After you should probably set priorities. At any given moment, you have a number of goals all in different states of completion. Deciding which goals are more important, or time-sensitive, than others is crucial. If you have a college interview scheduled on the same day as a training session for your big half-marathon, the interview would take precedent as it is far more time-sensitive, and probably more important.
This is a very important one. Always keep track of your progress! It won’t make any sense accomplishing goals and you don’t even remember what goals you accomplishing, now would it? Journaling is a great way to keep track of both personal and professional progress. Checking in with yourself and acknowledging the progress made towards a certain goal is key to staying motivated. Asking a friend with similar goals to buddy-up with you is a great way to keep you motivated and to make sure you hit your goal target dates. Consider pairing up with a fellow student facing the same application deadlines if you are applying for school, or another new, emerging artist if you are applying for artist residencies, fellowships, and grants.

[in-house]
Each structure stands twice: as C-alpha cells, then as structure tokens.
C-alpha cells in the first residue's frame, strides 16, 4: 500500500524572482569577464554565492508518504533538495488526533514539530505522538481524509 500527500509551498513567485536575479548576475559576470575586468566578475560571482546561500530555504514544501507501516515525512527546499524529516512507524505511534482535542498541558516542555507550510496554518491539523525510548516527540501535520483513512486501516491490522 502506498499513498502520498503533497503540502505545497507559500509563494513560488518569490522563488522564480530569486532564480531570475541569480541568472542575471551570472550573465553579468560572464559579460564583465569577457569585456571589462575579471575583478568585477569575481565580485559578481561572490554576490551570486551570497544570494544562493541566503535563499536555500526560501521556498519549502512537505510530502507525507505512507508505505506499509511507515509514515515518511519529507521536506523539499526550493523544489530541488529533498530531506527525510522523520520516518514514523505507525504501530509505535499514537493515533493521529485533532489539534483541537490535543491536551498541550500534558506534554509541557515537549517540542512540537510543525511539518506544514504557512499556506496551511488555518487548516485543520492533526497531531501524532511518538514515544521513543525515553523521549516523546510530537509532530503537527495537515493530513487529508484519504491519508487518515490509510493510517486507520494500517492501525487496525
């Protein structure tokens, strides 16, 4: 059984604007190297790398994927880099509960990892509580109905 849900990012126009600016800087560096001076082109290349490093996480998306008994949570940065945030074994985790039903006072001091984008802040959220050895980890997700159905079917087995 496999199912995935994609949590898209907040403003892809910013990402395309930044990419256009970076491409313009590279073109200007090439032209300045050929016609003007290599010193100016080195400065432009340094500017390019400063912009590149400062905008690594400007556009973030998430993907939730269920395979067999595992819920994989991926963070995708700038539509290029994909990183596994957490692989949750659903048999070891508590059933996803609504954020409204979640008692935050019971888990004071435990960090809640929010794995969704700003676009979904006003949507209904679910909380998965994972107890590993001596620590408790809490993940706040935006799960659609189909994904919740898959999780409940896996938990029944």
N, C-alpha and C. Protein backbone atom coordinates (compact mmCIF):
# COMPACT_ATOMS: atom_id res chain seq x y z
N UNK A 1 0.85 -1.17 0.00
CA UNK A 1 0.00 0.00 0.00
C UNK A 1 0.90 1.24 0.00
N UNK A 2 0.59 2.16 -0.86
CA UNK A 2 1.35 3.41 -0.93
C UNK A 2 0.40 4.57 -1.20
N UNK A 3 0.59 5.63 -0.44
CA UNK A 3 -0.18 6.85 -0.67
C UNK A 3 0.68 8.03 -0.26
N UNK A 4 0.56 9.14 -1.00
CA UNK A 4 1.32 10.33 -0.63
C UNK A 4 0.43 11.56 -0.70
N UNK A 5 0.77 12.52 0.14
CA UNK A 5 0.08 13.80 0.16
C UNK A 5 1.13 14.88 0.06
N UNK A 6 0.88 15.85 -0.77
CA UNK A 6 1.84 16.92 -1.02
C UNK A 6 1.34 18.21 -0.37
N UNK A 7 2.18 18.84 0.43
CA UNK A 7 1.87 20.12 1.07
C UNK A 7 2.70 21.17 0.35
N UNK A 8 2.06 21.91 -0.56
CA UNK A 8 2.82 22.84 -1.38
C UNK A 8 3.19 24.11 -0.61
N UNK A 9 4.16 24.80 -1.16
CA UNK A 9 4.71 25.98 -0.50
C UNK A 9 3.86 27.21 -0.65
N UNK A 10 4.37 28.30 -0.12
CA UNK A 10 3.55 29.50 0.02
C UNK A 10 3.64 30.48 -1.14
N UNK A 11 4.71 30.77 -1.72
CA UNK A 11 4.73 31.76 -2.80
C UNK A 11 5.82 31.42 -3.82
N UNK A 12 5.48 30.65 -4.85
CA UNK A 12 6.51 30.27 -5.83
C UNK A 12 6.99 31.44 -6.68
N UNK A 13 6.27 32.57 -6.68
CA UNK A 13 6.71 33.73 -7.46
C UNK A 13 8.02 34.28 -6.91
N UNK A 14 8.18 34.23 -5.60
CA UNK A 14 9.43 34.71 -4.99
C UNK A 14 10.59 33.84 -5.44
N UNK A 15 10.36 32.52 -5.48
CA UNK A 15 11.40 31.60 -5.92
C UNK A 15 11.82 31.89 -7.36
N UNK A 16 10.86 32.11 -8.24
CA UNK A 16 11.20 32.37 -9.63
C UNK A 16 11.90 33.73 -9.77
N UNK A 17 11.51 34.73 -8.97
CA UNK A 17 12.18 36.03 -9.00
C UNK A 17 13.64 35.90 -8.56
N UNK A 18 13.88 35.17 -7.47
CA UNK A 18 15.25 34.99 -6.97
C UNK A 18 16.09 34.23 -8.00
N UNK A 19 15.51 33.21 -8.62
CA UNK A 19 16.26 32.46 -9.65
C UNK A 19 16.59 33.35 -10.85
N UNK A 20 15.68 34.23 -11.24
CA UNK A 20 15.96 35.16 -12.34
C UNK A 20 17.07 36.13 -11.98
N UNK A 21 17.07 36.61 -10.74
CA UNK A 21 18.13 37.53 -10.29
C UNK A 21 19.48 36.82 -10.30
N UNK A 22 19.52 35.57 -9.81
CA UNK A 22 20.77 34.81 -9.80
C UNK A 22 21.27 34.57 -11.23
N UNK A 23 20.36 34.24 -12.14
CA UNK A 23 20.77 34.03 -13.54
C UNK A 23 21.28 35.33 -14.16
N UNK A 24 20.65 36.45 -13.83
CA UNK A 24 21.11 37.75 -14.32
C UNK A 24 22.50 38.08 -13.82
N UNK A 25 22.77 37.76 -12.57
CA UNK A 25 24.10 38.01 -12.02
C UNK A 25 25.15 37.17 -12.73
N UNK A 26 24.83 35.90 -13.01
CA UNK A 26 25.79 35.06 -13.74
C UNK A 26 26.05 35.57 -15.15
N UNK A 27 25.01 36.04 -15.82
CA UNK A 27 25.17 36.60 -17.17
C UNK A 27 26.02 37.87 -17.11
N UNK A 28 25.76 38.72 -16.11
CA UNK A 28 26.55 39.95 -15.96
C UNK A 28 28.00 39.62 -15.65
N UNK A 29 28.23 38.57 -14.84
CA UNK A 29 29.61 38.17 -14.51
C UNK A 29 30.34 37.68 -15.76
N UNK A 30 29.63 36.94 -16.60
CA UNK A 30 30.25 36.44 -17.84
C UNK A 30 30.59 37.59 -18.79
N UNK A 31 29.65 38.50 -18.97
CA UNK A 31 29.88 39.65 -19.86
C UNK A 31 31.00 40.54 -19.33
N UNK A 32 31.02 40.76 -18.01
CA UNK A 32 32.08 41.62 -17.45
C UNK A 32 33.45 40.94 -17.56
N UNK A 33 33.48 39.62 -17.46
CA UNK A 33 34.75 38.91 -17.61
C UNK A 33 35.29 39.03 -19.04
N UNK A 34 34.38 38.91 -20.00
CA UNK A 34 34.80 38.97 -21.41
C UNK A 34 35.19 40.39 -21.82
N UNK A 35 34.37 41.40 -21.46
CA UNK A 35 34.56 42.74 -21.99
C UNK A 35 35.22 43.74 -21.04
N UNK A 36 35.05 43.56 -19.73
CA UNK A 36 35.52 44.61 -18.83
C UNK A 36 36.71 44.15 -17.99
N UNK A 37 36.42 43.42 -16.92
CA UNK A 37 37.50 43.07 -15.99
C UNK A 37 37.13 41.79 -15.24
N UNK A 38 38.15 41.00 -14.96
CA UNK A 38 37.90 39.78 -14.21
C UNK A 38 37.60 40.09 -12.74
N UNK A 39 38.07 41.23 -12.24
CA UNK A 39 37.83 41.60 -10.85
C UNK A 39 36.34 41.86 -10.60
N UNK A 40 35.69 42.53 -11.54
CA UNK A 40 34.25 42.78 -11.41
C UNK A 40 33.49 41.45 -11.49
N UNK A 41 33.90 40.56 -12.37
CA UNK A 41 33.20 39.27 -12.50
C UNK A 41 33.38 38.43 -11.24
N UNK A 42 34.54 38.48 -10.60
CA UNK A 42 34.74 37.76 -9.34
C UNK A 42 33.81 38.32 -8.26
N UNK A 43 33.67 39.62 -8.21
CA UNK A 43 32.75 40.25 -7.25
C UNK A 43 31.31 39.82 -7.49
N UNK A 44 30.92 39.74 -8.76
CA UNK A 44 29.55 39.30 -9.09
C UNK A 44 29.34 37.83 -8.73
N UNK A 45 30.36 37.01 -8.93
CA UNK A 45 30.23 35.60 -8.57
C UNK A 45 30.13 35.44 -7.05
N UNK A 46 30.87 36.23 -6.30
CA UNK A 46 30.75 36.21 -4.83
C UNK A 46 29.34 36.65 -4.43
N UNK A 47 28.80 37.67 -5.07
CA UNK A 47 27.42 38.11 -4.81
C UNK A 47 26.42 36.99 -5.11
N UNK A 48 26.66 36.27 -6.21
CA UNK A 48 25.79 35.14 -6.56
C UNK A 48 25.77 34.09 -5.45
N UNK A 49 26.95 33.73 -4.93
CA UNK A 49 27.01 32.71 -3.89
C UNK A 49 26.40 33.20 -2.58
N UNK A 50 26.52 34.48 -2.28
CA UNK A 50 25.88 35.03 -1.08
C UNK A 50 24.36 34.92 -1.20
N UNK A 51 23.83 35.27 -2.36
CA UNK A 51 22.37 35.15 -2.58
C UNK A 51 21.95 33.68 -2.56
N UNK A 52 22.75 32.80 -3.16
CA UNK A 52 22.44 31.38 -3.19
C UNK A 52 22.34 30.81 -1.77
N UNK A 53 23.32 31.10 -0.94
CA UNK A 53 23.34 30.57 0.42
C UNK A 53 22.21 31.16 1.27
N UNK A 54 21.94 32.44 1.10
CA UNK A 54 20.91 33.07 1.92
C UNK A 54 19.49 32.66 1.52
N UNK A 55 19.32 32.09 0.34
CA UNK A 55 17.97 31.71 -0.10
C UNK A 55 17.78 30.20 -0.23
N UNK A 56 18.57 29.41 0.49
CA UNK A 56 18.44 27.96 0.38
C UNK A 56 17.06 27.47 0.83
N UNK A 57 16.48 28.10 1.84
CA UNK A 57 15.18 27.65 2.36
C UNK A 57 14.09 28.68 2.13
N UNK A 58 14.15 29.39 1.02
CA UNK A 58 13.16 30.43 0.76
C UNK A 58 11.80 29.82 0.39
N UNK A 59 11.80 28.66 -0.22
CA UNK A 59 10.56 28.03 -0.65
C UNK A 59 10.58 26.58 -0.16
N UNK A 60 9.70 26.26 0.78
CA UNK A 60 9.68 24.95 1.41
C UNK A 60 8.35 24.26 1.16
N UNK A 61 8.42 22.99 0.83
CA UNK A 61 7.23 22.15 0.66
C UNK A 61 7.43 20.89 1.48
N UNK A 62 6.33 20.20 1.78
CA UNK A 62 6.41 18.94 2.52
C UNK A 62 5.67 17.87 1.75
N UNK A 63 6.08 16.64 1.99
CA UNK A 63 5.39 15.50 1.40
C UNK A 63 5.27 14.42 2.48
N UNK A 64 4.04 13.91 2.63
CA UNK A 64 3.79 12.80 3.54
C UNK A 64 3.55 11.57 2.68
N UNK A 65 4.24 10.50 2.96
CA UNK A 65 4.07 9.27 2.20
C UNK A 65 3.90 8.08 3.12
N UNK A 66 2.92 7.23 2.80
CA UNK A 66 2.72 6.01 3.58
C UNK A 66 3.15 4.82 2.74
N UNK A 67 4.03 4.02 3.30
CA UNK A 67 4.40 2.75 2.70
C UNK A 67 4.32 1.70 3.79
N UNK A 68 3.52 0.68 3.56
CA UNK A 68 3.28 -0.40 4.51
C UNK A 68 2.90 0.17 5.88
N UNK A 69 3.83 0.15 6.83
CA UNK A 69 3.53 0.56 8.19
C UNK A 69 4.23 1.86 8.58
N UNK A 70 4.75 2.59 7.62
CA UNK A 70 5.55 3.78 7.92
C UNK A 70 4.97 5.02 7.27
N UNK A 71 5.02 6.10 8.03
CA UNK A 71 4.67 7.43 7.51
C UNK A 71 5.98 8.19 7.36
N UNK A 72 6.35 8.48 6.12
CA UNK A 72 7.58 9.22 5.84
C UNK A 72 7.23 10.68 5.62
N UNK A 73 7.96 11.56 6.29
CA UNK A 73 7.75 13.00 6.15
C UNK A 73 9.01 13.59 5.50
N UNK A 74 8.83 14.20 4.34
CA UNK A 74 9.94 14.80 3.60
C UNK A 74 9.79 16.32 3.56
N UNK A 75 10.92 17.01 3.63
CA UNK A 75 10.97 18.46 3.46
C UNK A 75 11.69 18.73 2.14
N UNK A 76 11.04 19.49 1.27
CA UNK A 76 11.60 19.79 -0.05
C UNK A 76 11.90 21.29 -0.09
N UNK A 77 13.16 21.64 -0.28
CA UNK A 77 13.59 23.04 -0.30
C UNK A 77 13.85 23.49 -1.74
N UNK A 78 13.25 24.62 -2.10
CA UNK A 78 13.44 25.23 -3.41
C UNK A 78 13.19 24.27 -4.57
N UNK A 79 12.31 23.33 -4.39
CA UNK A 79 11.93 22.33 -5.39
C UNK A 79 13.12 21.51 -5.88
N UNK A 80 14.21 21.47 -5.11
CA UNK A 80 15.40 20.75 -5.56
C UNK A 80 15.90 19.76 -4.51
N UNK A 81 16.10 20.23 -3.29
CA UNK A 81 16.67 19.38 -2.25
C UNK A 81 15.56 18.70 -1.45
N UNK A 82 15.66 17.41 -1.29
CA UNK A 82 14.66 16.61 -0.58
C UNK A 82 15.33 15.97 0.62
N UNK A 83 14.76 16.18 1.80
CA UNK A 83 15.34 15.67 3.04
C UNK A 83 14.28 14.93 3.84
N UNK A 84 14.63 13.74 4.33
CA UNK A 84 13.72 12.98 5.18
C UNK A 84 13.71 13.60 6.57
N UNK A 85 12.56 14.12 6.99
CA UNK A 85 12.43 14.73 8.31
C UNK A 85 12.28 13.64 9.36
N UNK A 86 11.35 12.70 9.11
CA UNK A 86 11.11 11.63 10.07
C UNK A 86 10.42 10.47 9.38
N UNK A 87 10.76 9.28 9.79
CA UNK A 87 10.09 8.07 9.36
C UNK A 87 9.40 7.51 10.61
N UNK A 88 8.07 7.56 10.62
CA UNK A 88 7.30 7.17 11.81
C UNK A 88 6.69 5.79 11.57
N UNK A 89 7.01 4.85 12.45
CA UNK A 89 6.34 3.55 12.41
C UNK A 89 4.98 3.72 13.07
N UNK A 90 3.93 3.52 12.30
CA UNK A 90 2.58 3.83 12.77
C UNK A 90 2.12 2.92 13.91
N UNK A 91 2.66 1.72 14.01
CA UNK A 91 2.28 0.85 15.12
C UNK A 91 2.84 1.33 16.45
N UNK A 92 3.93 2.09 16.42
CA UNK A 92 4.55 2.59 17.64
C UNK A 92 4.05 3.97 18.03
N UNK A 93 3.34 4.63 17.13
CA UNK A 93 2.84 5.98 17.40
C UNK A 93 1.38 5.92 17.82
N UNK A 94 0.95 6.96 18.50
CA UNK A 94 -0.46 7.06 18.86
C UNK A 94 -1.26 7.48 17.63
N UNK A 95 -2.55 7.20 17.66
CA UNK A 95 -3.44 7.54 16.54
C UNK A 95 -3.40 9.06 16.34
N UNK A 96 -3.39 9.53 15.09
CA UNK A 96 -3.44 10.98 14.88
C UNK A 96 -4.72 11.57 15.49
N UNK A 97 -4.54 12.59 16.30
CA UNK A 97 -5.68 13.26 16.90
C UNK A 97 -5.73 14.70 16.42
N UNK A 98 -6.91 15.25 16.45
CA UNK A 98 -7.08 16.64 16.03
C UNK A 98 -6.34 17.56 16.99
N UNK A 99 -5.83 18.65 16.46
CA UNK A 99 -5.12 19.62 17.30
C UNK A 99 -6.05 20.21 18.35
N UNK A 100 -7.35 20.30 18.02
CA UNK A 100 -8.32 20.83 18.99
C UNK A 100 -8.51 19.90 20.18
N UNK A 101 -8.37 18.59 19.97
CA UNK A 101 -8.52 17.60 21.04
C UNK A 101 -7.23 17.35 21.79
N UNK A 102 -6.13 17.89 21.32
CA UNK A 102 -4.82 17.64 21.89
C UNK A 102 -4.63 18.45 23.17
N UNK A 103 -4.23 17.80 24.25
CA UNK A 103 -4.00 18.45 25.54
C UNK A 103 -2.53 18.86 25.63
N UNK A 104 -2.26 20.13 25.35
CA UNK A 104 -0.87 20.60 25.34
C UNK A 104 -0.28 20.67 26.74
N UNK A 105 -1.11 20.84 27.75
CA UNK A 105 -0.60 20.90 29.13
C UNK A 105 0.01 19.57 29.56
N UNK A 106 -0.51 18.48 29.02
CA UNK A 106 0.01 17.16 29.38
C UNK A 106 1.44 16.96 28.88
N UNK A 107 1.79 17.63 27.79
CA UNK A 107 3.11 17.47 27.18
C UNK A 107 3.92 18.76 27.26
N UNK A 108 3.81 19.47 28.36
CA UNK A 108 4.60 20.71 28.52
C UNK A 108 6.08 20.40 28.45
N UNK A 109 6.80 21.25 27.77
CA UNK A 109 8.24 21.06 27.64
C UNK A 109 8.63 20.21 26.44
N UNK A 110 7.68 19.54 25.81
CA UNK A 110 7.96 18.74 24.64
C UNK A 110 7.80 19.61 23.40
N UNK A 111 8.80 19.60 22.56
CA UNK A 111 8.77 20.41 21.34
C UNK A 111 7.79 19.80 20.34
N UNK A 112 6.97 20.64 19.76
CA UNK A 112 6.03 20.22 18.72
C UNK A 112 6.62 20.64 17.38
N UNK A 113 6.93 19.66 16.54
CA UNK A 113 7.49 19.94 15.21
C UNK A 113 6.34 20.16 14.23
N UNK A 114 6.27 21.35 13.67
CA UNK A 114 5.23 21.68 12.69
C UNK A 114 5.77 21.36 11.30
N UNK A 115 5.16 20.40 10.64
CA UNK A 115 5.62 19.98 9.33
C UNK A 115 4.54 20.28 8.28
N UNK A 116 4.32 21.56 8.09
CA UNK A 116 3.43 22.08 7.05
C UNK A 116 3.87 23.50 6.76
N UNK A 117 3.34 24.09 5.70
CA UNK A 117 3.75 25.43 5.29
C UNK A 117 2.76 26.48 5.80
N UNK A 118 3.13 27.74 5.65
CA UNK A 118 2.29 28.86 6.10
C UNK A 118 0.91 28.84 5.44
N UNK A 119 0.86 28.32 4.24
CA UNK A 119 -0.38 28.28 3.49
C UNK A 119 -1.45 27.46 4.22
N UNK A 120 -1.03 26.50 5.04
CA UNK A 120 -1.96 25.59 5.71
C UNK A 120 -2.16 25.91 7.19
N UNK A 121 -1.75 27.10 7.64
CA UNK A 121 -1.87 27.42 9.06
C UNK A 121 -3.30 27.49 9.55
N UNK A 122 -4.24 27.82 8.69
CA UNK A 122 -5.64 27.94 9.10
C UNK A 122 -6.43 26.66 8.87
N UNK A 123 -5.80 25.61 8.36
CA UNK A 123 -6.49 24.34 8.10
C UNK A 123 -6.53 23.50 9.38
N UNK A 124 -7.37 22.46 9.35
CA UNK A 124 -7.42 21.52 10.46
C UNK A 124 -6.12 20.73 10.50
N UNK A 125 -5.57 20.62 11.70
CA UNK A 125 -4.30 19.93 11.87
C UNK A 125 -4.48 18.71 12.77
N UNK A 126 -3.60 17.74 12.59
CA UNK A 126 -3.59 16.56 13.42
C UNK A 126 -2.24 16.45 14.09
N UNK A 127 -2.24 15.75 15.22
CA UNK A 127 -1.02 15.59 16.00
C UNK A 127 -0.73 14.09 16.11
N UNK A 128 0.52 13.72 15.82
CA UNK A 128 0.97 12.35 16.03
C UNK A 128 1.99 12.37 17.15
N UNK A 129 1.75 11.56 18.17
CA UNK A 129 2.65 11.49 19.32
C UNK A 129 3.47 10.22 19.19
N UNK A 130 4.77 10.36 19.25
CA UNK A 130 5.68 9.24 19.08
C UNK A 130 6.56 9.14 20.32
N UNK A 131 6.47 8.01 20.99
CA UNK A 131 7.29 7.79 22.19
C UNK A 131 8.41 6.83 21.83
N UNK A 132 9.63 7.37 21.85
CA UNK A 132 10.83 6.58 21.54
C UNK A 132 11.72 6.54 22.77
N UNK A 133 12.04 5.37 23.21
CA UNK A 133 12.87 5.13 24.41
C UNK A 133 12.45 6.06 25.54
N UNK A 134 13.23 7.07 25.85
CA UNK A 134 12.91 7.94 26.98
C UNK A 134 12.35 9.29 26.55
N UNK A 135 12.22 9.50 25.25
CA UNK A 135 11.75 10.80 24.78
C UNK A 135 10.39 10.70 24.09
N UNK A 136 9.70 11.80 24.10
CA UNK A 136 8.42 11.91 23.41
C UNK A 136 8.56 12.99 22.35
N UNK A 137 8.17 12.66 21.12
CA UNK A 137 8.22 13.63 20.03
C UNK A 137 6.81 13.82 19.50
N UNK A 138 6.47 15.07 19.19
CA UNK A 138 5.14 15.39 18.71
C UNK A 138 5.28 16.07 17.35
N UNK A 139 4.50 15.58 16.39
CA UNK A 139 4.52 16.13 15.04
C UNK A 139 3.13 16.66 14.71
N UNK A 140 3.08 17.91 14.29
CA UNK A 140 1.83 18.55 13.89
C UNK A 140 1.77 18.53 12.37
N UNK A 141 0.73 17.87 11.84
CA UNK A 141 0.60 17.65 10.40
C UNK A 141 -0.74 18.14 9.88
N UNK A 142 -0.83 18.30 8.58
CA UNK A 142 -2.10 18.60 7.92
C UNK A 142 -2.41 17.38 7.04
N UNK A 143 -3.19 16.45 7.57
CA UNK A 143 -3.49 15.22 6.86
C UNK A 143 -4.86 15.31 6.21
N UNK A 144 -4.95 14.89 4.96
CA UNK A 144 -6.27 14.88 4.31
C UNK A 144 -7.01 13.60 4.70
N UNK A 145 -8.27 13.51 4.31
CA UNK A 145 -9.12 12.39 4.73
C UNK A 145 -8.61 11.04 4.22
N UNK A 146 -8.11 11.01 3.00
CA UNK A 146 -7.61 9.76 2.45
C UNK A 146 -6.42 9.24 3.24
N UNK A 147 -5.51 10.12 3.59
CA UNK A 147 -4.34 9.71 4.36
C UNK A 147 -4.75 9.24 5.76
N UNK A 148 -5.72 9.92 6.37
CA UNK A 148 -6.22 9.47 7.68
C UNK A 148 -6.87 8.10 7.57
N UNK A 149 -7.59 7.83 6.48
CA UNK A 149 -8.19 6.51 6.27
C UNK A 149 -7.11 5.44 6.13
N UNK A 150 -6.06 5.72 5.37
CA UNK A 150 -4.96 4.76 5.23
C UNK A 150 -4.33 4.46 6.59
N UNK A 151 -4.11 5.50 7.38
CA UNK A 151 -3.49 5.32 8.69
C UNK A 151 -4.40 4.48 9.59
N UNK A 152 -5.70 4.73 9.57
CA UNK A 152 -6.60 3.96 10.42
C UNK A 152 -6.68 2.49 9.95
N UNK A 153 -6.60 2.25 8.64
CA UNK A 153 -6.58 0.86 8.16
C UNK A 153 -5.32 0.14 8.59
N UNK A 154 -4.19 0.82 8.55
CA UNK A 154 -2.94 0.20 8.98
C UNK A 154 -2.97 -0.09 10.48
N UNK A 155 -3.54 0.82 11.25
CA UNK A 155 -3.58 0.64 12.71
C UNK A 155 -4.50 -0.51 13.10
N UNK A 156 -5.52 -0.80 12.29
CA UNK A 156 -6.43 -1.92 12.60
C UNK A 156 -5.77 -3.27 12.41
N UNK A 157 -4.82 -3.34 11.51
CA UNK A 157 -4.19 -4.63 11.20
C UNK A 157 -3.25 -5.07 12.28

Finally always remember to reward your accomplishments! This by far, is the most important tip to goal setting. You should always try to acknowledge when you have reached goals and allow yourself to celebrate accordingly. Take this time to assess the goal process–from inception to completion.
” Make a better future for yourself. Set some goals today! ” – Yannick Theodore